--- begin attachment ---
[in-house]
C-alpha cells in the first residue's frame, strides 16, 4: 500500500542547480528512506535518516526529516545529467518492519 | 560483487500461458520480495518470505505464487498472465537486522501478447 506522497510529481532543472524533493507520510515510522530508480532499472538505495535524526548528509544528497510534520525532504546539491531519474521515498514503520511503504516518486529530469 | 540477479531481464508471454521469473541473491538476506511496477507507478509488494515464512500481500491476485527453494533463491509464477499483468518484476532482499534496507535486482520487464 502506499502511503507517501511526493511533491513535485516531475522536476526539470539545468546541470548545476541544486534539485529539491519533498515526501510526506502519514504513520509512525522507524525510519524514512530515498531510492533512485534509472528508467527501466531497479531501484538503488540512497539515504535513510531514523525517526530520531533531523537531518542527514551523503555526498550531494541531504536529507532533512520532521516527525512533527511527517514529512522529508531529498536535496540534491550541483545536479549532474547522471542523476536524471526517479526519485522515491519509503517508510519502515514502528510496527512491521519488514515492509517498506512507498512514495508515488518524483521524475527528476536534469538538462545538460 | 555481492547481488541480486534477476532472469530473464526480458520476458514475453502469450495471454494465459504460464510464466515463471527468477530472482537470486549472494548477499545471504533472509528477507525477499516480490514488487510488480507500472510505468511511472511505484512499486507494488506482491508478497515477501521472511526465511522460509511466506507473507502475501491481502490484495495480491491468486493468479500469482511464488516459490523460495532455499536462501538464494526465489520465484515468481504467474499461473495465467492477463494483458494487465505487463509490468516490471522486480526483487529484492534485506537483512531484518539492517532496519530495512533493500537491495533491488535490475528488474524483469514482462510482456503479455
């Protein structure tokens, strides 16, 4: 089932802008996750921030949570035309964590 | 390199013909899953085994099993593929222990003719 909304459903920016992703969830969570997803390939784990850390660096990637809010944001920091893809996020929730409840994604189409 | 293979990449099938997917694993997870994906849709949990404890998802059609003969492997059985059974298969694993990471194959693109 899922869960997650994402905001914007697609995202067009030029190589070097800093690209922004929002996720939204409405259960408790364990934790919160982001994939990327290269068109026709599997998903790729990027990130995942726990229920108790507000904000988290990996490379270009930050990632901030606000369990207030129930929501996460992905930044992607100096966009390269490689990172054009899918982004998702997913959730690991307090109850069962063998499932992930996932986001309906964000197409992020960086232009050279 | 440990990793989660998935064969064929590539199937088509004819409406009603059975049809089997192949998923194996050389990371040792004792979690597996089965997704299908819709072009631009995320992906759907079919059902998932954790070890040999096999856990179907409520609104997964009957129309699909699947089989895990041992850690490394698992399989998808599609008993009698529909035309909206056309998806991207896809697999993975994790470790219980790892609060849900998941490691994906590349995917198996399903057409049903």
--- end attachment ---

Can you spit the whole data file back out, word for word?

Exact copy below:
[in-house]
C-alpha cells in the first residue's frame, strides 16, 4: 500500500542547480528512506535518516526529516545529467518492519 | 560483487500461458520480495518470505505464487498472465537486522501478447 506522497510529481532543472524533493507520510515510522530508480532499472538505495535524526548528509544528497510534520525532504546539491531519474521515498514503520511503504516518486529530469 | 540477479531481464508471454521469473541473491538476506511496477507507478509488494515464512500481500491476485527453494533463491509464477499483468518484476532482499534496507535486482520487464 502506499502511503507517501511526493511533491513535485516531475522536476526539470539545468546541470548545476541544486534539485529539491519533498515526501510526506502519514504513520509512525522507524525510519524514512530515498531510492533512485534509472528508467527501466531497479531501484538503488540512497539515504535513510531514523525517526530520531533531523537531518542527514551523503555526498550531494541531504536529507532533512520532521516527525512533527511527517514529512522529508531529498536535496540534491550541483545536479549532474547522471542523476536524471526517479526519485522515491519509503517508510519502515514502528510496527512491521519488514515492509517498506512507498512514495508515488518524483521524475527528476536534469538538462545538460 | 555481492547481488541480486534477476532472469530473464526480458520476458514475453502469450495471454494465459504460464510464466515463471527468477530472482537470486549472494548477499545471504533472509528477507525477499516480490514488487510488480507500472510505468511511472511505484512499486507494488506482491508478497515477501521472511526465511522460509511466506507473507502475501491481502490484495495480491491468486493468479500469482511464488516459490523460495532455499536462501538464494526465489520465484515468481504467474499461473495465467492477463494483458494487465505487463509490468516490471522486480526483487529484492534485506537483512531484518539492517532496519530495512533493500537491495533491488535490475528488474524483469514482462510482456503479455
């Protein structure tokens, strides 16, 4: 089932802008996750921030949570035309964590 | 390199013909899953085994099993593929222990003719 909304459903920016992703969830969570997803390939784990850390660096990637809010944001920091893809996020929730409840994604189409 | 293979990449099938997917694993997870994906849709949990404890998802059609003969492997059985059974298969694993990471194959693109 899922869960997650994402905001914007697609995202067009030029190589070097800093690209922004929002996720939204409405259960408790364990934790919160982001994939990327290269068109026709599997998903790729990027990130995942726990229920108790507000904000988290990996490379270009930050990632901030606000369990207030129930929501996460992905930044992607100096966009390269490689990172054009899918982004998702997913959730690991307090109850069962063998499932992930996932986001309906964000197409992020960086232009050279 | 440990990793989660998935064969064929590539199937088509004819409406009603059975049809089997192949998923194996050389990371040792004792979690597996089965997704299908819709072009631009995320992906759907079919059902998932954790070890040999096999856990179907409520609104997964009957129309699909699947089989895990041992850690490394698992399989998808599609008993009698529909035309909206056309998806991207896809697999993975994790470790219980790892609060849900998941490691994906590349995917198996399903057409049903």